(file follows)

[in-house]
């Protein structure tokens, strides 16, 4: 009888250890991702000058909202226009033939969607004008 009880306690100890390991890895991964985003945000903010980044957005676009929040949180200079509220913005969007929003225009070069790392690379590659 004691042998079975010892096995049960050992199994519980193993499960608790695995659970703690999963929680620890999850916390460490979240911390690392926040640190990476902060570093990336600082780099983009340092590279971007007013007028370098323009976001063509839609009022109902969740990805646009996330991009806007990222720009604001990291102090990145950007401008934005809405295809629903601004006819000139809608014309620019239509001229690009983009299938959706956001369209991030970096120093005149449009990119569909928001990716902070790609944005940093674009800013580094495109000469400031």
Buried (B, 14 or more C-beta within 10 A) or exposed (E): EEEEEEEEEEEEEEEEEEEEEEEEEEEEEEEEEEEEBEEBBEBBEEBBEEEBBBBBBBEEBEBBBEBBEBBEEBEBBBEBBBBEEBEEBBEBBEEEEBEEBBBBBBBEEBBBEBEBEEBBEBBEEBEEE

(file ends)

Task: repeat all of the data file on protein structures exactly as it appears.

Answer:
[in-house]
């Protein structure tokens, strides 16, 4: 009888250890991702000058909202226009033939969607004008 009880306690100890390991890895991964985003945000903010980044957005676009929040949180200079509220913005969007929003225009070069790392690379590659 004691042998079975010892096995049960050992199994519980193993499960608790695995659970703690999963929680620890999850916390460490979240911390690392926040640190990476902060570093990336600082780099983009340092590279971007007013007028370098323009976001063509839609009022109902969740990805646009996330991009806007990222720009604001990291102090990145950007401008934005809405295809629903601004006819000139809608014309620019239509001229690009983009299938959706956001369209991030970096120093005149449009990119569909928001990716902070790609944005940093674009800013580094495109000469400031």
Buried (B, 14 or more C-beta within 10 A) or exposed (E): EEEEEEEEEEEEEEEEEEEEEEEEEEEEEEEEEEEEBEEBBEBBEEBBEEEBBBBBBBEEBEBBBEBBEBBEEBEBBBEBBBBEEBEEBBEBBEEEEBEEBBBBBBBEEBBBEBEBEEBBEBBEEBEEE